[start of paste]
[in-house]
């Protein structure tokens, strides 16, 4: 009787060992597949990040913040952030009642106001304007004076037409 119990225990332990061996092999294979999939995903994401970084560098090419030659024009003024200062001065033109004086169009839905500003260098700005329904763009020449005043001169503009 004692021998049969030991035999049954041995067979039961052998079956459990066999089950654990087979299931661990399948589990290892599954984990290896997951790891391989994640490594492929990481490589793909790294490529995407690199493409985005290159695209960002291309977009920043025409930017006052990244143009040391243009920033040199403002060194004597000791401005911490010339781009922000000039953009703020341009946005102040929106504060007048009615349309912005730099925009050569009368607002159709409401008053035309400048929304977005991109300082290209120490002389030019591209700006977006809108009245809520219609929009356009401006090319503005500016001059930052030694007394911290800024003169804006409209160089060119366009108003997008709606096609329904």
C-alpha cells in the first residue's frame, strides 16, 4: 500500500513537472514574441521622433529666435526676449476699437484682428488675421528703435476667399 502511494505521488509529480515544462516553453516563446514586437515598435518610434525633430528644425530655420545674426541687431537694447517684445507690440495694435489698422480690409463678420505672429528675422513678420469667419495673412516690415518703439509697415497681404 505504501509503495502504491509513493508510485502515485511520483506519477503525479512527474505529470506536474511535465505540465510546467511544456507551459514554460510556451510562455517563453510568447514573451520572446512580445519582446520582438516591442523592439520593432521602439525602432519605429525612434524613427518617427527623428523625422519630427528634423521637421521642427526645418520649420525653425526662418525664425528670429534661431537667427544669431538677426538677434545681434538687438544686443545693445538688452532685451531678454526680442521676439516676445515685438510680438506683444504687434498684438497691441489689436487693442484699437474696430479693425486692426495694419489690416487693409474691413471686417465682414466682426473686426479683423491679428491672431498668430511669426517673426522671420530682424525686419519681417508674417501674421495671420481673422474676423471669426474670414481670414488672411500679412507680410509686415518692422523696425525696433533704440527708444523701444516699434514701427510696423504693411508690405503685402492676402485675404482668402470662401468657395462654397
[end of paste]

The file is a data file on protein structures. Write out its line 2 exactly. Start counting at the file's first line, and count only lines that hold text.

């Protein structure tokens, strides 16, 4: 009787060992597949990040913040952030009642106001304007004076037409 119990225990332990061996092999294979999939995903994401970084560098090419030659024009003024200062001065033109004086169009839905500003260098700005329904763009020449005043001169503009 004692021998049969030991035999049954041995067979039961052998079956459990066999089950654990087979299931661990399948589990290892599954984990290896997951790891391989994640490594492929990481490589793909790294490529995407690199493409985005290159695209960002291309977009920043025409930017006052990244143009040391243009920033040199403002060194004597000791401005911490010339781009922000000039953009703020341009946005102040929106504060007048009615349309912005730099925009050569009368607002159709409401008053035309400048929304977005991109300082290209120490002389030019591209700006977006809108009245809520219609929009356009401006090319503005500016001059930052030694007394911290800024003169804006409209160089060119366009108003997008709606096609329904």